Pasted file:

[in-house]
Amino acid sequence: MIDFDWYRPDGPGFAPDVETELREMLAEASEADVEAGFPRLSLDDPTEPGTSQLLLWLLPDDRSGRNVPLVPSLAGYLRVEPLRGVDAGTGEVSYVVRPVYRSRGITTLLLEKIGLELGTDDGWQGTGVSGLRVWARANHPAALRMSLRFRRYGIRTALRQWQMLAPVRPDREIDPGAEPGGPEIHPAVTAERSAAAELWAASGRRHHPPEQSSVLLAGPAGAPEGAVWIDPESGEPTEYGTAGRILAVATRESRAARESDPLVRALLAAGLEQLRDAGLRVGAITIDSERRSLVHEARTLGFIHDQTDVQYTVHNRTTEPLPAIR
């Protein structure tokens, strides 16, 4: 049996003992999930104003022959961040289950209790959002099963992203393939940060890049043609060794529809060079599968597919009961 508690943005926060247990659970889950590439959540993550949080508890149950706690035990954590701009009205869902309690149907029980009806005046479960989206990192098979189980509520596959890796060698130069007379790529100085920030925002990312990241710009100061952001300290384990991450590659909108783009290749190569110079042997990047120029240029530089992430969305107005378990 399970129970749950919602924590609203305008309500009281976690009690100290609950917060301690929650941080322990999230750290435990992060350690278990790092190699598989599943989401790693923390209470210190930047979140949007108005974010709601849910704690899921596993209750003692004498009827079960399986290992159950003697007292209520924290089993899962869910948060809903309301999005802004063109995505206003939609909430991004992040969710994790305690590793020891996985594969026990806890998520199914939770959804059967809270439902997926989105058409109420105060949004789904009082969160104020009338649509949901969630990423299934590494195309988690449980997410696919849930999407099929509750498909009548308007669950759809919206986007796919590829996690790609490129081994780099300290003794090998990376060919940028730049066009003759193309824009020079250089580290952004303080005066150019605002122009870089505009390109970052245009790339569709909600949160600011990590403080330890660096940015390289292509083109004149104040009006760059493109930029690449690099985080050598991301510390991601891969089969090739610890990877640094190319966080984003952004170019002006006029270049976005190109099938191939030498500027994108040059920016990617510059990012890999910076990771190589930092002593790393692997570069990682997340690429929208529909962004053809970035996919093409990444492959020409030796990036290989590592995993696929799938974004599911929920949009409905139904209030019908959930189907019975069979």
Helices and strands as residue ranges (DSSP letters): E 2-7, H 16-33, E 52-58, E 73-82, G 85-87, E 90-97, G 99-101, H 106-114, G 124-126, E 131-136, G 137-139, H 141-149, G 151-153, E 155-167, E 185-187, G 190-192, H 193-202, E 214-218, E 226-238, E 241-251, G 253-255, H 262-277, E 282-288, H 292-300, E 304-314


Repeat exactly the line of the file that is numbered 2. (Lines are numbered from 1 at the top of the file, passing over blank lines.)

Amino acid sequence: MIDFDWYRPDGPGFAPDVETELREMLAEASEADVEAGFPRLSLDDPTEPGTSQLLLWLLPDDRSGRNVPLVPSLAGYLRVEPLRGVDAGTGEVSYVVRPVYRSRGITTLLLEKIGLELGTDDGWQGTGVSGLRVWARANHPAALRMSLRFRRYGIRTALRQWQMLAPVRPDREIDPGAEPGGPEIHPAVTAERSAAAELWAASGRRHHPPEQSSVLLAGPAGAPEGAVWIDPESGEPTEYGTAGRILAVATRESRAARESDPLVRALLAAGLEQLRDAGLRVGAITIDSERRSLVHEARTLGFIHDQTDVQYTVHNRTTEPLPAIR